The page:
Sainsbury’s has revived its “Great Big Fruit and Veg Challenge” this summer for consumers through the Nectar app.
The promotion, which runs through 28 June, provides bonus points for shoppers who purchased fresh produce that can be used at Sainsbury’s, Argos and Habit stores.
The Nectar app helps customers track typical purchases and helps let them know if they are falling behind in their quests to healthy. If shoppers do increase those buys and do so on specific items such as strawberries, tomatoes and broccoli, they can earn more than 750 bonus points and badges.
Last year, even during the throes of the pandemic, Sainsbury’s sold more than 52 million pounds of fresh produce during the four weeks, with more than 450,000 consumers taking part. The portion increase was 3.6 pieces of fruits or veg per person.
“As part of our new brand commitment to Help Everyone Eat Better … we have a responsibility to encourage our customers to eat delicious food that is healthier for people and better for the planet, and the challenge is one of the many ways we are doing this,” said Mark Given, Chief Marketing Officer at Sainsbury’s.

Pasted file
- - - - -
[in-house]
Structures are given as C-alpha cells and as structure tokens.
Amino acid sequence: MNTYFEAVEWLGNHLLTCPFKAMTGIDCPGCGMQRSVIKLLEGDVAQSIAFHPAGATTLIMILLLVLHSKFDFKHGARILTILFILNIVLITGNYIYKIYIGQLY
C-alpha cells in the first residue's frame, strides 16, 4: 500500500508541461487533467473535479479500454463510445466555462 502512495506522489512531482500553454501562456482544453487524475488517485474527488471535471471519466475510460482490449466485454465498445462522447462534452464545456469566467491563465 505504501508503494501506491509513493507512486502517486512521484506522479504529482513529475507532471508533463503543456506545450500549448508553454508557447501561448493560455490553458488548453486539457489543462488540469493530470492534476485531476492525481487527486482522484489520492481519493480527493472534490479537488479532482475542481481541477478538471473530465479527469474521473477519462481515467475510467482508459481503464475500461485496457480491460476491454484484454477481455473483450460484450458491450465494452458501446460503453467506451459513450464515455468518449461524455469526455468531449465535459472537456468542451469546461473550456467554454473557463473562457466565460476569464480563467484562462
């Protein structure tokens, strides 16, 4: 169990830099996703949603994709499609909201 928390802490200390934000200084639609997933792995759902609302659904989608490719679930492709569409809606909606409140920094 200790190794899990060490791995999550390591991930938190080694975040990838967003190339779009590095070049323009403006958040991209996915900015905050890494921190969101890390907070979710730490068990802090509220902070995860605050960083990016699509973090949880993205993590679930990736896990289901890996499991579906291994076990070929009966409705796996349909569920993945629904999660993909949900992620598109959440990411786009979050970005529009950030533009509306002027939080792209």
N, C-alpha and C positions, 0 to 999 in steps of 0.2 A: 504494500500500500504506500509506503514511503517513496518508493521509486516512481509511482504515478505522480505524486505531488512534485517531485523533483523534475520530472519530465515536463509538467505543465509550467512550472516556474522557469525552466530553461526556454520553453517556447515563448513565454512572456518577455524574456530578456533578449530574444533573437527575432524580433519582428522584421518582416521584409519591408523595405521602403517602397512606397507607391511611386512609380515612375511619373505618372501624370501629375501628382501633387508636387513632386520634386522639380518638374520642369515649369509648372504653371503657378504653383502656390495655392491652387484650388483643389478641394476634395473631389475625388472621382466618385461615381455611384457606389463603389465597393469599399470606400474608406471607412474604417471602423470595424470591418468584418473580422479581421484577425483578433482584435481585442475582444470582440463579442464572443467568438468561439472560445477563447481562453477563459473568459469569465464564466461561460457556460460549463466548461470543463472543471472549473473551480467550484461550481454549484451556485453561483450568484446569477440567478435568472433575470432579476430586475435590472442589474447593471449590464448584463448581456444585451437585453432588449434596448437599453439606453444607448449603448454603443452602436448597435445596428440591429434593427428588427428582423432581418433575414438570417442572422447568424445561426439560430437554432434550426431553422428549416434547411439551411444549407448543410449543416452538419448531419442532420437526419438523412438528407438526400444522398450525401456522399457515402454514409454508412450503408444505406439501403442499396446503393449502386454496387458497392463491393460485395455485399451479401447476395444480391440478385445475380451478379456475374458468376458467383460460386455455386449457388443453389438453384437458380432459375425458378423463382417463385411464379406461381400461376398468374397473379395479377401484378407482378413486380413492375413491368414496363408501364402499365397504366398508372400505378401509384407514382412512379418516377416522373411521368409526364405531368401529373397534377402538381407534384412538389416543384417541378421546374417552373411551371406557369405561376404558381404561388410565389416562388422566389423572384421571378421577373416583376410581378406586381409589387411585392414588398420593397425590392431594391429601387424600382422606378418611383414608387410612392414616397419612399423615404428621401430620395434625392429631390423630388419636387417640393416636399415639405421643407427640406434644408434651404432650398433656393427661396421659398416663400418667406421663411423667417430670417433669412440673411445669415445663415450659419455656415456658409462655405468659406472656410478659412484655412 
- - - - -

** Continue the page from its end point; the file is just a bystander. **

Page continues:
Filling consumer needs
After successful runs in three of its stories Marks and Spencer says it is expanding its “Fill Your Own” refillables areas to eight more locations.
Some 60 lines of grocery items are available in those areas to shoppers, including nuts and frozen fruits. By offering them loose, M&S says it will inch further toward its goal of eliminating 300,000 pieces of single-use packaging.
New Fill Your Own areas are set to be added in Lisburn, Stratford City London, Sears Solihull, Gyle, Vangarde Monks and Wolstanton Stoke, Aintree and Meadowhall. Among the new products will be wasabi peas, dried mango and apple, cashew nuts.
“Fill Your Own has been hugely popular with our customers since it launched. They’ve told us that it’s easy to understand, offers a huge variety of the high-quality, great value M&S products they love and supports with portion control,” Carmel McQuaid, Head of Sustainable Business, said. “As our customers have navigated this completely new way of shopping, we’ve continued to test, learn and adapt the scheme based on their feedback.”
Meanwhile, UK retailer Waitrose announced it is putting more products in its refillable range as consumers have taken a keen interest in saving plastic and packaging.
Since its launch in 2019 and especially during the past six month, the supermarket chain said its Waitrose Unpacked areas have seen a nearly 10% growth. Those items were among the first in the nation to be seen in aisles throughout Waitrose stores rather than one area. In Wallingford, refillable sales have jumped more than 20%.
Among the new items being added to the stations are dried apricots, dried fruit mix, raisins, sultanas and currants. Frozen peas and frozen sweetcorn along with frozen fruit and vegetables will be available too.